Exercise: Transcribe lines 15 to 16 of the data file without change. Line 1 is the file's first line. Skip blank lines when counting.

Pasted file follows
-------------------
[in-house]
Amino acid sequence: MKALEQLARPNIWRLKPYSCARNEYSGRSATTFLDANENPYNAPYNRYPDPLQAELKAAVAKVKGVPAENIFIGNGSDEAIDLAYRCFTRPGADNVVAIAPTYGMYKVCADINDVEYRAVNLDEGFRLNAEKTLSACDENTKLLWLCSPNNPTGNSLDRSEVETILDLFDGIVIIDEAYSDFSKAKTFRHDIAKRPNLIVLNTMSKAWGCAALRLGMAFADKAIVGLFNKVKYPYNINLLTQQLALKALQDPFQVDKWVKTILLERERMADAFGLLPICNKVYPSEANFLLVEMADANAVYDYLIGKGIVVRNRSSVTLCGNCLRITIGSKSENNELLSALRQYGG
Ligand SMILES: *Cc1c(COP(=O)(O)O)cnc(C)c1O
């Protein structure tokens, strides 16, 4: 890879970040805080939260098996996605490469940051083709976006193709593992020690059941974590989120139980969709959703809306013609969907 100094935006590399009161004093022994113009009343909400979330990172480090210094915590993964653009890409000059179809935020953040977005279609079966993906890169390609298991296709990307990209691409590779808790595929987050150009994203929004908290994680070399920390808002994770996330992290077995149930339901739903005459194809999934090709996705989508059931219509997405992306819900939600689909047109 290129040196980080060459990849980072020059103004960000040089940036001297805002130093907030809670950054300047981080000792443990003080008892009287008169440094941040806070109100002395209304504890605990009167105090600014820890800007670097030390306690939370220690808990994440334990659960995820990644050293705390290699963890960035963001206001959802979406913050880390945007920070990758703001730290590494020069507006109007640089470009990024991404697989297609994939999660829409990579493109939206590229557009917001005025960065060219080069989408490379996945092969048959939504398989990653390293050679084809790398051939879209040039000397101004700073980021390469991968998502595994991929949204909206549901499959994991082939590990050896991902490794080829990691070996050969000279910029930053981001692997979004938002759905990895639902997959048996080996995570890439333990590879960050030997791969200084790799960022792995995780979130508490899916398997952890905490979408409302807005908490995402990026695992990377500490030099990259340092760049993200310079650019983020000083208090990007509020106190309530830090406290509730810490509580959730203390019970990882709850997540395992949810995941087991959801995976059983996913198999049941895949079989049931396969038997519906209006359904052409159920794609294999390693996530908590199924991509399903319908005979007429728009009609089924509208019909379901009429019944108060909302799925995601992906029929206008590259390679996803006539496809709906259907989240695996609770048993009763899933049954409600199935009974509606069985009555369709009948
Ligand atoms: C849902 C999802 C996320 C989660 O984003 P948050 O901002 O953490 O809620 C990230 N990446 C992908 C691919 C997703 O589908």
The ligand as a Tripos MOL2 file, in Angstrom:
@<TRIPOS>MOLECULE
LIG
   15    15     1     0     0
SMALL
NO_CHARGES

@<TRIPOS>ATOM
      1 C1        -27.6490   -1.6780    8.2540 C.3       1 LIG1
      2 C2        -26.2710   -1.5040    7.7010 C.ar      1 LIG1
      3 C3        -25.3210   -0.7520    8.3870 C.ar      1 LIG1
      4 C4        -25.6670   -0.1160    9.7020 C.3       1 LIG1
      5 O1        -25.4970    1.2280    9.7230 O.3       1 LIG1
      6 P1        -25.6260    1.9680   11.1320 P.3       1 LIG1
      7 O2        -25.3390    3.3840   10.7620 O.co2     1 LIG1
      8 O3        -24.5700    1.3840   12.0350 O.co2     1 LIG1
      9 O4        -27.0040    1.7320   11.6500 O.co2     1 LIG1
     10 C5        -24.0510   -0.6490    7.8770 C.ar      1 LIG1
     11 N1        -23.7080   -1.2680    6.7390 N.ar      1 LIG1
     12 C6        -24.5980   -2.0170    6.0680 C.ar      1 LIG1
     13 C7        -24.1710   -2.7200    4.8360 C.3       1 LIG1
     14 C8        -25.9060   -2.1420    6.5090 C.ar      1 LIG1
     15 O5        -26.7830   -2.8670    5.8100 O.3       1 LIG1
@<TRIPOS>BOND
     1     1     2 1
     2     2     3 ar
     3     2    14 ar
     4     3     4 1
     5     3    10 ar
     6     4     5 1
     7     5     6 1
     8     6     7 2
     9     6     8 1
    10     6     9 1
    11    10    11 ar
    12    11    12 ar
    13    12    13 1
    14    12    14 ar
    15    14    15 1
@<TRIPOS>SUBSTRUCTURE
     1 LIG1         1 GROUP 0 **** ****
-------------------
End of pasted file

      3 C3        -25.3210   -0.7520    8.3870 C.ar      1 LIG1
      4 C4        -25.6670   -0.1160    9.7020 C.3       1 LIG1